• Willem Scholten PharmD MPA Consultant – Medicines and Controlled Substances

    4

    Name of the focal point in WHO submitting or supporting the application Dr. Willem Scholten, Team Leader, Access to Controlled Medicines, Medicines

    Access and Rational Use, Department of Essential Medicines and Pharmaceutical Policies,

    World Health Organization, Geneva, Switzerland. Email address:

    scholtenw@who.int. (until 31 October 2012) wk.scholten@bluewin.ch (from 1 November 2012)

    Name of the organizations consulted and/or supporting the application Members of the Guidelines Development Group for the WHO guidelines on the

    pharmacological treatment of persisting pain in children with medical illnesses reviewed the

    draft proposal and support it: Dr Allen Finley, Chair of the GDG and Dr John Collins,

    Member.

    International Nonproprietary Name of the medicine Oxycodone INN [INN Cumulative List, 2004]

    Formulations proposed for inclusion, including a proposal for a monograph in the WHO Model Formulary for children

    Preparations to be added to the EMLc

    In order to provide adequate pain treatment for persisting pain in children, it is

    required that the following formulations of oxycodone be added to the Essential Medicine

    List for Children, under section 2.2 Opioid Analgesics:

    a. Tablet: 5 mg, 10 mg, 15 mg, 20 mg, 30 mg (as hydrochloride)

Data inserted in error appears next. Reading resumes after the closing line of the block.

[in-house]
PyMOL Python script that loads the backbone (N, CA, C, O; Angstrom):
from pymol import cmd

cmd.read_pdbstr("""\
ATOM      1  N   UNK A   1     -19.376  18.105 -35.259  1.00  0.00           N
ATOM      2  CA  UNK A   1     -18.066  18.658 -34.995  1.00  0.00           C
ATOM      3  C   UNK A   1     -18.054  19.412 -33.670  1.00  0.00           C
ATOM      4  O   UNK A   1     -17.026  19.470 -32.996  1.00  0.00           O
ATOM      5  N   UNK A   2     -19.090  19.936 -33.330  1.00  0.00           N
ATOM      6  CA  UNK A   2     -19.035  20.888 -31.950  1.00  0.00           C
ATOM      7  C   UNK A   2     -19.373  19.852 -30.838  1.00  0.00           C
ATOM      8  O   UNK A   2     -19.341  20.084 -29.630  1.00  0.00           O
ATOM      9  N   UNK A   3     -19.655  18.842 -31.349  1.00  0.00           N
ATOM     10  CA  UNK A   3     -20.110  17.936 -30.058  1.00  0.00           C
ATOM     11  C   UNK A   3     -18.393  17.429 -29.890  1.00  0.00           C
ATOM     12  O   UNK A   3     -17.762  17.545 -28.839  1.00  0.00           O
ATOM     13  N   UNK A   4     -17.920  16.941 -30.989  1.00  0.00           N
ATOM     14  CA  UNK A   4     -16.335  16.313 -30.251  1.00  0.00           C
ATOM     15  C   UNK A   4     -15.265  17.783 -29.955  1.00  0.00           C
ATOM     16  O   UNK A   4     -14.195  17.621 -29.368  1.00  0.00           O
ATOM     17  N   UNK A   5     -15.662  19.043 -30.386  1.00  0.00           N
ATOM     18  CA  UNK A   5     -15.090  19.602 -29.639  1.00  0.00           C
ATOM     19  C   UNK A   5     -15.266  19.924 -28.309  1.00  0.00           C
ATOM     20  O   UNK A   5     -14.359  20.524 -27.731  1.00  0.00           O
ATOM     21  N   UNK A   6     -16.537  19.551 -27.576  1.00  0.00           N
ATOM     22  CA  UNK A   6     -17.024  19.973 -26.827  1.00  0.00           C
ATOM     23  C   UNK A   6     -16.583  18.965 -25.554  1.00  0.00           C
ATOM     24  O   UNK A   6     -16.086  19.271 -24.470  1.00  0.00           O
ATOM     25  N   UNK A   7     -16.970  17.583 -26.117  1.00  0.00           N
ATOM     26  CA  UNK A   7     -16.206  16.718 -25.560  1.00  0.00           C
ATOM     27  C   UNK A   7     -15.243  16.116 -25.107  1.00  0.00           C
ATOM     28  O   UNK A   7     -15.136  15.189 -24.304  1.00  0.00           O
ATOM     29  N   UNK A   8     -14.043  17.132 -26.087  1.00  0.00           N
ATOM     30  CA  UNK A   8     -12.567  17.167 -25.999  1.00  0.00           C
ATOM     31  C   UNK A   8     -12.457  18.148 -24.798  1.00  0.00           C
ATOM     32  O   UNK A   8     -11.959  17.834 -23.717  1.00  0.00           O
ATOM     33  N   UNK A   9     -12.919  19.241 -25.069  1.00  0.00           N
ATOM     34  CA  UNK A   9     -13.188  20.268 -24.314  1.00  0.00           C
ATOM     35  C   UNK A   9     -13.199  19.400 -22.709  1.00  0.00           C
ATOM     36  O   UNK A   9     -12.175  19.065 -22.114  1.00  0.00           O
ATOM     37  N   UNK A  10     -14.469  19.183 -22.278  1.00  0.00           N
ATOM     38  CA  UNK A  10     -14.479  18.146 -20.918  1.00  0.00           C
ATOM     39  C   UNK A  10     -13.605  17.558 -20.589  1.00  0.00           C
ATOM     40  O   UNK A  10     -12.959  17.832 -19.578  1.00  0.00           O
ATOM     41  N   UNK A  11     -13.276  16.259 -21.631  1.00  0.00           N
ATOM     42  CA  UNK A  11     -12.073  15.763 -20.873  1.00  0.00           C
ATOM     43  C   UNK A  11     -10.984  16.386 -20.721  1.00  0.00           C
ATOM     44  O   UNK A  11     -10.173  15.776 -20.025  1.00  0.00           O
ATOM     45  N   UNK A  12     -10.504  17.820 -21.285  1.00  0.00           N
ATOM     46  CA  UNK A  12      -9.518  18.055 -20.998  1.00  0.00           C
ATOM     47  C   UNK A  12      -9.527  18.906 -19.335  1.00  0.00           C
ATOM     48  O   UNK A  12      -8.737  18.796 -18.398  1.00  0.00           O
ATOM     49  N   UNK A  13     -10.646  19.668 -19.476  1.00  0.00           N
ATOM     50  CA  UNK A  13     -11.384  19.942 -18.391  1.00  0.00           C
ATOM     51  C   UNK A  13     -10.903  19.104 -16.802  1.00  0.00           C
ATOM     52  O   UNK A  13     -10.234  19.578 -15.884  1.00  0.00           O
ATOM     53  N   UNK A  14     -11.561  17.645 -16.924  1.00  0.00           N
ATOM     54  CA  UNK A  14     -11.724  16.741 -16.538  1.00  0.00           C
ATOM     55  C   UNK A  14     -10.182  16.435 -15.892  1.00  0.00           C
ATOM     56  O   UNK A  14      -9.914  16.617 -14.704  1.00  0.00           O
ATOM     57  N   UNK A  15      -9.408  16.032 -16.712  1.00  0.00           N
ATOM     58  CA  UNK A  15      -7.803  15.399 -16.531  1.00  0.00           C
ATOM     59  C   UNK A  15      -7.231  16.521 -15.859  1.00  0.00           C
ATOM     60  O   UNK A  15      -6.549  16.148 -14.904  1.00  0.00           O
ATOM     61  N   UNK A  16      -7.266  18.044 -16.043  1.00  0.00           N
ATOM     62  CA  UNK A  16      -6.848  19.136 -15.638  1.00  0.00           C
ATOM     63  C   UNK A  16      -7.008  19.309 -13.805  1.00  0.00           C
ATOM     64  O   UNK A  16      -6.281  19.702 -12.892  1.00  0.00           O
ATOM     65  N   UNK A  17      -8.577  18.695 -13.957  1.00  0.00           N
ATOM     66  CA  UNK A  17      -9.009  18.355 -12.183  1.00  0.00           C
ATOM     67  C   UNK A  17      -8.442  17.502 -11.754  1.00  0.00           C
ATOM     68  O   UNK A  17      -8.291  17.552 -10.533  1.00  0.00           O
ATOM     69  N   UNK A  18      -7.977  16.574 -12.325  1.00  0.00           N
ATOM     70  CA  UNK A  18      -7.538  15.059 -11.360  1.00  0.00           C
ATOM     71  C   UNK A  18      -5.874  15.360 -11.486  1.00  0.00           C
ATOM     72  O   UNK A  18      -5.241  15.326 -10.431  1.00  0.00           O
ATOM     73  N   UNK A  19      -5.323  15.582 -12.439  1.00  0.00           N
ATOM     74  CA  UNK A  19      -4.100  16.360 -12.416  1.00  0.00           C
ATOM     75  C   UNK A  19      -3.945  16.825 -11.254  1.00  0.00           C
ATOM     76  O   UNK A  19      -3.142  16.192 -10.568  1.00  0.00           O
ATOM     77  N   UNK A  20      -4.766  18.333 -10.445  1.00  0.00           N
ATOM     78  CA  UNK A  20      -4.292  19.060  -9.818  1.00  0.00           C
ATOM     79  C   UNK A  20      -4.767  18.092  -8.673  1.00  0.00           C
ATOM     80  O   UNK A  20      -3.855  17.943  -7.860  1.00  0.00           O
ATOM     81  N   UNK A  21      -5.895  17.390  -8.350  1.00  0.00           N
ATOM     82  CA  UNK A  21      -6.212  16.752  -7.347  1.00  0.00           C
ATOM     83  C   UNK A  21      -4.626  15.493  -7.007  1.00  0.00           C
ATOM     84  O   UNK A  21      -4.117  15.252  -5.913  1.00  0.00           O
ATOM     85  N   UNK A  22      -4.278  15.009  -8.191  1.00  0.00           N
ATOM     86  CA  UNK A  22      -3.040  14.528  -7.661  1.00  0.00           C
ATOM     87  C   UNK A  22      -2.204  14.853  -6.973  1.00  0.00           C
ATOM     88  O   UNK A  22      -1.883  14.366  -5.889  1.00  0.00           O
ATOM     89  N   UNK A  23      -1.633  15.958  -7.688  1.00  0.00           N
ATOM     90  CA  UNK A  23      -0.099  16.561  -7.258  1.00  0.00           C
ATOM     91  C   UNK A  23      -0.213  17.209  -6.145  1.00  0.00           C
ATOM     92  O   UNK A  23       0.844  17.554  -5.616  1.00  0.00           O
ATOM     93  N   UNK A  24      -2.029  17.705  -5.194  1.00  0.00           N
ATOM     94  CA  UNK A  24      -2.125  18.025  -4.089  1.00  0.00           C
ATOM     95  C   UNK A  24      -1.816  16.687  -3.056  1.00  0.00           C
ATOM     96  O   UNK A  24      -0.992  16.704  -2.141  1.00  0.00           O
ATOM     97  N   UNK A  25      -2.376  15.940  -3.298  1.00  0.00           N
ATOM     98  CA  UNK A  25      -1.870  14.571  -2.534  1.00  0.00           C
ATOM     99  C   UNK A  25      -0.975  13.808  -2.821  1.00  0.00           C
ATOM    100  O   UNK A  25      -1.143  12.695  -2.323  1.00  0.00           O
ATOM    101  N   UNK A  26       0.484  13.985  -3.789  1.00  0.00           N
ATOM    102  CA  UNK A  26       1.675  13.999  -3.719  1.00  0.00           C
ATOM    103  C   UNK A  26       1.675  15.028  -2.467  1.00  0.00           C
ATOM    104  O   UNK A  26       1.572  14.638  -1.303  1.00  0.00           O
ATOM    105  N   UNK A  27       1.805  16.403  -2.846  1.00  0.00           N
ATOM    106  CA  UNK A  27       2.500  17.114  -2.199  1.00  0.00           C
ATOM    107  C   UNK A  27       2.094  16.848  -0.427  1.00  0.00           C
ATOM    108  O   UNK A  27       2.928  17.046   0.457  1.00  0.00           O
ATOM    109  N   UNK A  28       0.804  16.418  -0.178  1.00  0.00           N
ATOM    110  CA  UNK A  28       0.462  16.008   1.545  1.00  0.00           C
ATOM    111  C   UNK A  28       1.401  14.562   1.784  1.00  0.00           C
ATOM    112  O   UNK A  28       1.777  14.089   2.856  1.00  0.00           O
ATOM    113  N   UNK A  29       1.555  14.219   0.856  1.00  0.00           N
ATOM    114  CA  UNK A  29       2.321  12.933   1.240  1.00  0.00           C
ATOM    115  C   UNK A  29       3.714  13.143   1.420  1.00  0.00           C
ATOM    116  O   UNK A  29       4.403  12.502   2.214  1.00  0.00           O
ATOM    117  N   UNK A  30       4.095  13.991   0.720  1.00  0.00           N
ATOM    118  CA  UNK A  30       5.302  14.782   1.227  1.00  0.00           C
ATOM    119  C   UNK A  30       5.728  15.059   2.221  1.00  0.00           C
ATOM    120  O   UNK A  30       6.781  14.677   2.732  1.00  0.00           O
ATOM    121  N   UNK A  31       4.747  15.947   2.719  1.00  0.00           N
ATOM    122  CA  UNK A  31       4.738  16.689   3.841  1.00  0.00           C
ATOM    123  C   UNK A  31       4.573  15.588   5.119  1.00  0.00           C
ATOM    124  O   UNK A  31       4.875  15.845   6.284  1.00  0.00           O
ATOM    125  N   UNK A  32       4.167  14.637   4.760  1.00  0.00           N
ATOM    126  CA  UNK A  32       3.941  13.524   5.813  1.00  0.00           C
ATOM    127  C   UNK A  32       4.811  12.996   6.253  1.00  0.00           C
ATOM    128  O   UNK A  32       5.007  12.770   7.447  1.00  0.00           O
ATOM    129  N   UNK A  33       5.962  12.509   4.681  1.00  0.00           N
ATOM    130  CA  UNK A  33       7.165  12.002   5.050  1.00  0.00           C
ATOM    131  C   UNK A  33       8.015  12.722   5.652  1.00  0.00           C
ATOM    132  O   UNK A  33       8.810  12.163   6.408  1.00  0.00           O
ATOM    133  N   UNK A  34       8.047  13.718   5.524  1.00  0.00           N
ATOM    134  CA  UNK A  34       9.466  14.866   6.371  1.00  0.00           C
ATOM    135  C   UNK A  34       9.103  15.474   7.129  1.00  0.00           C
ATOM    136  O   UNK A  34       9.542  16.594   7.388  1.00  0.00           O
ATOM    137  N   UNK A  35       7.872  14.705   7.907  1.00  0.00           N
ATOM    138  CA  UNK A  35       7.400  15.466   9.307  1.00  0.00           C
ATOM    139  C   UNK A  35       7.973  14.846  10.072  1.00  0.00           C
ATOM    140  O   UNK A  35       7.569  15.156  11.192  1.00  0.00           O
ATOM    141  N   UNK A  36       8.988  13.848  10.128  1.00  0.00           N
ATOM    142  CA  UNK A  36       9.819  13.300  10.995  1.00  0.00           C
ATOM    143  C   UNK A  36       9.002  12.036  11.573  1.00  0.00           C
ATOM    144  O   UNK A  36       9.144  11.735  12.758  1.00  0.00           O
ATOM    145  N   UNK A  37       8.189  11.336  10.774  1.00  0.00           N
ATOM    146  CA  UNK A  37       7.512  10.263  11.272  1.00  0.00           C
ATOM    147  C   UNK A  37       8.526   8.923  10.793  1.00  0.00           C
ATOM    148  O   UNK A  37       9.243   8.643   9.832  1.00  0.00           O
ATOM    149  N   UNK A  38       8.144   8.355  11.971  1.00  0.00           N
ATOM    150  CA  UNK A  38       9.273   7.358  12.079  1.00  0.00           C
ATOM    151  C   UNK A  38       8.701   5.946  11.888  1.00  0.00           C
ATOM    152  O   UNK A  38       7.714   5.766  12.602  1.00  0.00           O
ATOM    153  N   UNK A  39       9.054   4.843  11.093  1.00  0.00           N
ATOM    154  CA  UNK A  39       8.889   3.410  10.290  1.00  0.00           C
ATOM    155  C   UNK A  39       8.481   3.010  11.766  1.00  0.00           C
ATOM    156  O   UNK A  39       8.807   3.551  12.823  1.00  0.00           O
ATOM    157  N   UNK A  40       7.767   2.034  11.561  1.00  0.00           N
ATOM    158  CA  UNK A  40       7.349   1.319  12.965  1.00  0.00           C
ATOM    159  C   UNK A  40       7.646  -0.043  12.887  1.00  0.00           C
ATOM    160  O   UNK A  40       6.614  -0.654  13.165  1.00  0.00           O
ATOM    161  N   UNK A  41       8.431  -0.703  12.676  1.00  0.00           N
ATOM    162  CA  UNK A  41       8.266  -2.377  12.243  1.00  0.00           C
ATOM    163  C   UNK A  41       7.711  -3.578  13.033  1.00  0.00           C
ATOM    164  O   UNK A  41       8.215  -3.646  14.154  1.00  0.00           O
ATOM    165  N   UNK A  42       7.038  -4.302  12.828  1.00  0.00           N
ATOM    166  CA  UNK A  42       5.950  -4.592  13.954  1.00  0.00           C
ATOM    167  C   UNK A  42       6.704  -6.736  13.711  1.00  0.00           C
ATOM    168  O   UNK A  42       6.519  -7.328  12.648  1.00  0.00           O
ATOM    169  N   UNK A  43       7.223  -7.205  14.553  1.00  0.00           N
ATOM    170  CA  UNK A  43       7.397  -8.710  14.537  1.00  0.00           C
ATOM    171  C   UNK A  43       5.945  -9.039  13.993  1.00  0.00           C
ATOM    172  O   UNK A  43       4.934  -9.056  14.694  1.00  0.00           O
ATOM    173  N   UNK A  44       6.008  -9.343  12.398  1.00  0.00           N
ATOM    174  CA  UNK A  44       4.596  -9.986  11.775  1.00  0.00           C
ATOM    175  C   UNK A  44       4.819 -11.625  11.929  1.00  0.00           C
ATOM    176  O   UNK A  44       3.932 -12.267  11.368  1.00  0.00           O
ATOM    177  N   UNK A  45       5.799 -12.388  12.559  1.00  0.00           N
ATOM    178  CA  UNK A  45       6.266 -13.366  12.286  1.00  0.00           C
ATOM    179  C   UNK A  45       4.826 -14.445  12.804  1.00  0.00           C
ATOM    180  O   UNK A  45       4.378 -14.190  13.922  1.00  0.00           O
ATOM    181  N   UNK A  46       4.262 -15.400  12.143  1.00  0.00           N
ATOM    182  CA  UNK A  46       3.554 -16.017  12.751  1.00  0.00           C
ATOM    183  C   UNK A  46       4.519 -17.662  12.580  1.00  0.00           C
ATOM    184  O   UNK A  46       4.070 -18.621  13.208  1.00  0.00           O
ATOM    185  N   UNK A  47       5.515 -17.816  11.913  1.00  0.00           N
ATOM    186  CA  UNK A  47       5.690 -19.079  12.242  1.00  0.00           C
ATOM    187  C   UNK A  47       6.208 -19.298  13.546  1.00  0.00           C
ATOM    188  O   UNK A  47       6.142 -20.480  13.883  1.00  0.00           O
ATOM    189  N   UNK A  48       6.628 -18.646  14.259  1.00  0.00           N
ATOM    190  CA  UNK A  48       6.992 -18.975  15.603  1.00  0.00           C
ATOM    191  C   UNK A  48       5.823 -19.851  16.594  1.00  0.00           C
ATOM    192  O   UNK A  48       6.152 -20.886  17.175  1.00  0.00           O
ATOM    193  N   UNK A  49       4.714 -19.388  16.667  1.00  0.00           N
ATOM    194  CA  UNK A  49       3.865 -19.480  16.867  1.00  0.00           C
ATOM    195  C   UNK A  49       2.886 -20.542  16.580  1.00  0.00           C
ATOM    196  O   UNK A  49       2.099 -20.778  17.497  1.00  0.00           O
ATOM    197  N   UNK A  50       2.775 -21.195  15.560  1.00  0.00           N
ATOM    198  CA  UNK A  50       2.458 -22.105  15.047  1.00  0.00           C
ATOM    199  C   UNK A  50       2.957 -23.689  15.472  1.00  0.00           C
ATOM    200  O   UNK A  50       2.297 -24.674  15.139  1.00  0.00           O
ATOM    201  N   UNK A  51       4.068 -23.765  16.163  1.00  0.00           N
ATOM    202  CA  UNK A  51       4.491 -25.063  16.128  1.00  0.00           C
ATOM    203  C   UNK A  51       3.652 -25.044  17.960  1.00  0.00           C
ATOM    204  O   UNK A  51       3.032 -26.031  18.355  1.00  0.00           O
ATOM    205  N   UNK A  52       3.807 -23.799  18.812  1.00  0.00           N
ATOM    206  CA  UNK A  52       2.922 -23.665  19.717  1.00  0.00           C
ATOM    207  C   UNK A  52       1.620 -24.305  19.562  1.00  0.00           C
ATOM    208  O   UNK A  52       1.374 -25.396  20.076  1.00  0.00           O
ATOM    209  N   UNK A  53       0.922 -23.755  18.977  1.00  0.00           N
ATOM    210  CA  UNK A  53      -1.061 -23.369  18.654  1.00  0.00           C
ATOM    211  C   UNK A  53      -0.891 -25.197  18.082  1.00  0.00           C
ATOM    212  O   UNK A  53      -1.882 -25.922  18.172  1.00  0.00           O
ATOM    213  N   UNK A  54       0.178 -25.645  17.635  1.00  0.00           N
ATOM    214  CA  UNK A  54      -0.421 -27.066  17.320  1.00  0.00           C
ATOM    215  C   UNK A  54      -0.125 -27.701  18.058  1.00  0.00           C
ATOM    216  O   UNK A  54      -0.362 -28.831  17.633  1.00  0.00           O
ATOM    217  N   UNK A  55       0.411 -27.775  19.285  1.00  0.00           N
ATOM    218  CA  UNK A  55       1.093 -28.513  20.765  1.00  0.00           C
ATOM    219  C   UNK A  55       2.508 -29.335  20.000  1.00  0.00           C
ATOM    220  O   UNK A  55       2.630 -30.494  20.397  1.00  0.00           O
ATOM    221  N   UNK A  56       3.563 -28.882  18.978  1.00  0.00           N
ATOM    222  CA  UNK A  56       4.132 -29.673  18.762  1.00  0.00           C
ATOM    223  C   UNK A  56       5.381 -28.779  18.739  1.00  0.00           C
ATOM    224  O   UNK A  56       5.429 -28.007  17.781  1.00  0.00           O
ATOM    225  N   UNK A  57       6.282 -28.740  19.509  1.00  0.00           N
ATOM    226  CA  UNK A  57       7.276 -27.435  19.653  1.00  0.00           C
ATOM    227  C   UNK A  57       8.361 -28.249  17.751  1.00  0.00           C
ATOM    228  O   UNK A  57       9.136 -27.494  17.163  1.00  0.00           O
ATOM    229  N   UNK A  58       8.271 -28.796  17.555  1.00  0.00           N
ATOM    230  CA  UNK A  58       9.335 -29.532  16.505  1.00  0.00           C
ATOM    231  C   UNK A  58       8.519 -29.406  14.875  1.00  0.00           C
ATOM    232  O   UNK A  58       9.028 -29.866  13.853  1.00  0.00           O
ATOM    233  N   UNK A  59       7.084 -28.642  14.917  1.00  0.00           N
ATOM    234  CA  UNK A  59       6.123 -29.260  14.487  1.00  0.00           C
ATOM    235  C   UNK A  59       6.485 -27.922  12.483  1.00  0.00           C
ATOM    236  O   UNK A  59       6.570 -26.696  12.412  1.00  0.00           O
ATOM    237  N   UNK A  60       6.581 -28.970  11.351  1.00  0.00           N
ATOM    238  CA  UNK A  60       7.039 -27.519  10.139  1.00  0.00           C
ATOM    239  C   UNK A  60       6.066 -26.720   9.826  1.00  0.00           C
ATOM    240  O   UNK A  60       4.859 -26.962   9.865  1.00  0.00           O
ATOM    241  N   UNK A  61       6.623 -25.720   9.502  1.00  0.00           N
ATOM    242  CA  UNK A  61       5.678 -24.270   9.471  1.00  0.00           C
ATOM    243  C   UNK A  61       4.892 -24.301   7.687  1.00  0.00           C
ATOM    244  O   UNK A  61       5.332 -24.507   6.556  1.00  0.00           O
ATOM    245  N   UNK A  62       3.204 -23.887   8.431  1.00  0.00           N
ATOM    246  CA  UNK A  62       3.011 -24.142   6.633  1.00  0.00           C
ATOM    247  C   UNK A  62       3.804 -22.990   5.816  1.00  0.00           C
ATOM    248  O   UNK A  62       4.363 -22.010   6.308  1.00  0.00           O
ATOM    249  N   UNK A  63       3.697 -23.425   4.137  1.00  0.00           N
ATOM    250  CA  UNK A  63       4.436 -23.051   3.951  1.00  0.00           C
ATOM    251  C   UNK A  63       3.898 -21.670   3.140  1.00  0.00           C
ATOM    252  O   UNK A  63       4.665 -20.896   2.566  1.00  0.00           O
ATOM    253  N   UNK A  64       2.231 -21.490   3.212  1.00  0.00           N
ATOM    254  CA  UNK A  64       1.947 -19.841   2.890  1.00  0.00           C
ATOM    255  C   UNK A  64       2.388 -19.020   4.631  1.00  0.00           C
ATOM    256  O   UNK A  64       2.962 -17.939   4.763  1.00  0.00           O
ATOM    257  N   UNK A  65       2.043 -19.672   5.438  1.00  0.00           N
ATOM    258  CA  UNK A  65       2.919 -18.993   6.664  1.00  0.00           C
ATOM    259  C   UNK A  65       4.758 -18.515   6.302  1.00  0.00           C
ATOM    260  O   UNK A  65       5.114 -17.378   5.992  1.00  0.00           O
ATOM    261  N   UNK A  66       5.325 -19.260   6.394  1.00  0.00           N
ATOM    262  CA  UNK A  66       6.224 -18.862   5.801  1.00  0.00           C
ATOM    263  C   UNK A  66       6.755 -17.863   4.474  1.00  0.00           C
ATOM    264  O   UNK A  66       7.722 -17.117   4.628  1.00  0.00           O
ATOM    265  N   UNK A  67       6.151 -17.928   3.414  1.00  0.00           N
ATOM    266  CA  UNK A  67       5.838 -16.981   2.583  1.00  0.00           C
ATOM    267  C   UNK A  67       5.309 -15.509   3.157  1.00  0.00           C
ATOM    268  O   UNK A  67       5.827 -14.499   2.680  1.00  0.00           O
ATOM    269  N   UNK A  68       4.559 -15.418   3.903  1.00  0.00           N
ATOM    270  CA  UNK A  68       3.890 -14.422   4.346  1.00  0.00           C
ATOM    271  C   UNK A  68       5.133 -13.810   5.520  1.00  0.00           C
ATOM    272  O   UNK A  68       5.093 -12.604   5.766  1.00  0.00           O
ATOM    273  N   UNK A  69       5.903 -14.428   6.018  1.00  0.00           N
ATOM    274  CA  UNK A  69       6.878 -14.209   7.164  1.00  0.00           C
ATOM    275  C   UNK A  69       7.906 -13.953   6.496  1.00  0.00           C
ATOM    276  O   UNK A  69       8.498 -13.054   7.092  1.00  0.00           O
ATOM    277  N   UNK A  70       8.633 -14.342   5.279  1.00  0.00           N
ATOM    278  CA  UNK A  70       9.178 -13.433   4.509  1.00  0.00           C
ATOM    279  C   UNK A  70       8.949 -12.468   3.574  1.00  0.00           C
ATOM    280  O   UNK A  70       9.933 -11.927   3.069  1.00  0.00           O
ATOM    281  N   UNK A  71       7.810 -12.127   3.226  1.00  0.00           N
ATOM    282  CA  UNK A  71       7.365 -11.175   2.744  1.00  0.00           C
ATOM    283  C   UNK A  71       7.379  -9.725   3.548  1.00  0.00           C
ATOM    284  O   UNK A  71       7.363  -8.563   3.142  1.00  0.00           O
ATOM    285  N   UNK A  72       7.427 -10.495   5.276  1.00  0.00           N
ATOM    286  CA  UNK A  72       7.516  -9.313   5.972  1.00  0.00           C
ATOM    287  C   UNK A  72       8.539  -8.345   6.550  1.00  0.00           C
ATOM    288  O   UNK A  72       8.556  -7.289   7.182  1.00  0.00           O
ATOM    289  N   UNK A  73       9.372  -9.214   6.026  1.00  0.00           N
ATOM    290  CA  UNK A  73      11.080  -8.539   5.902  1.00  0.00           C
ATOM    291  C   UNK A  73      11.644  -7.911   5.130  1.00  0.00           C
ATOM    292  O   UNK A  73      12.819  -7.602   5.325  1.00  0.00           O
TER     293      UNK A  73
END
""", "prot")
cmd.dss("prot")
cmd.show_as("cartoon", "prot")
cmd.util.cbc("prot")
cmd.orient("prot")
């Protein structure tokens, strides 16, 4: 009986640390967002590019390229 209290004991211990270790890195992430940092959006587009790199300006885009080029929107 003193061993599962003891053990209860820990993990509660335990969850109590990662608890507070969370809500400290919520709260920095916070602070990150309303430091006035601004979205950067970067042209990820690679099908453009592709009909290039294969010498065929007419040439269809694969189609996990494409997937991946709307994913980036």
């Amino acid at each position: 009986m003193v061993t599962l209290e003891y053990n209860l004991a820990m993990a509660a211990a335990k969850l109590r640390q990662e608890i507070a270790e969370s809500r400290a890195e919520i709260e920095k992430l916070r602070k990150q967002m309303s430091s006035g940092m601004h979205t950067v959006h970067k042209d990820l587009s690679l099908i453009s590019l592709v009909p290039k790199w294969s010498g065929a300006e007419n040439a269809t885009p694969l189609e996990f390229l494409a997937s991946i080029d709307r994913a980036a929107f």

b. Tablet (slow-release): 5 mg, 10 mg, 15 mg, 20 mg, 30 mg, 40 mg, 60 mg, 80

    mg,160 mg (as hydrochloride)

    c. Capsule: 5 mg, 10 mg, 20 mg (as hydrochloride)

    d. Oral liquid: 1 mg/ml, 10 mg/ml, 20 mg/ml (as hydrochloride)

    These preparations should be equally added to the palliative care section of the EMLc.

    Rationale for these strengths and dosage forms

    Introduction

    The WHO Guidelines on the Pharmacological Treatment of Persisting Pain in

    Children with Medical Illnesses identify four key concepts for the correct use of analgesic

    medicines and three of these concepts affect the need and selection for oxycodone

    preparations [Guidelines, 2012: pages 38–40]:

    • dosing at regular intervals (“by the clock”)

    • using the appropriate route of administration (“by the mouth”)

    • tailoring treatment to the individual child (“by the individual”).

    The WHO Guidelines on the Pharmacological Treatment of Persisting Pain in

    Children strongly recommend switching opioids (and/or route of administration) in children

  • Willem Scholten PharmD MPA Consultant – Medicines and Controlled Substances

    5

    in the presence of inadequate analgesic effect with intolerable side-effects. [Guidelines, 2012:

    Guidelines 10, p. 44] and alternative opioids and/or dosage forms as an alternative to oral

    morphine should be available to practitioners, in addition to morphine, if possible.

    [Guidelines, 2012: Guidelines 11, p. 44; both slow-release and immediate-release

    preparations should be available [Guidelines, 2012: Guideline 8, p. 43; Guideline 9, p. 43 ];

    and oral adminis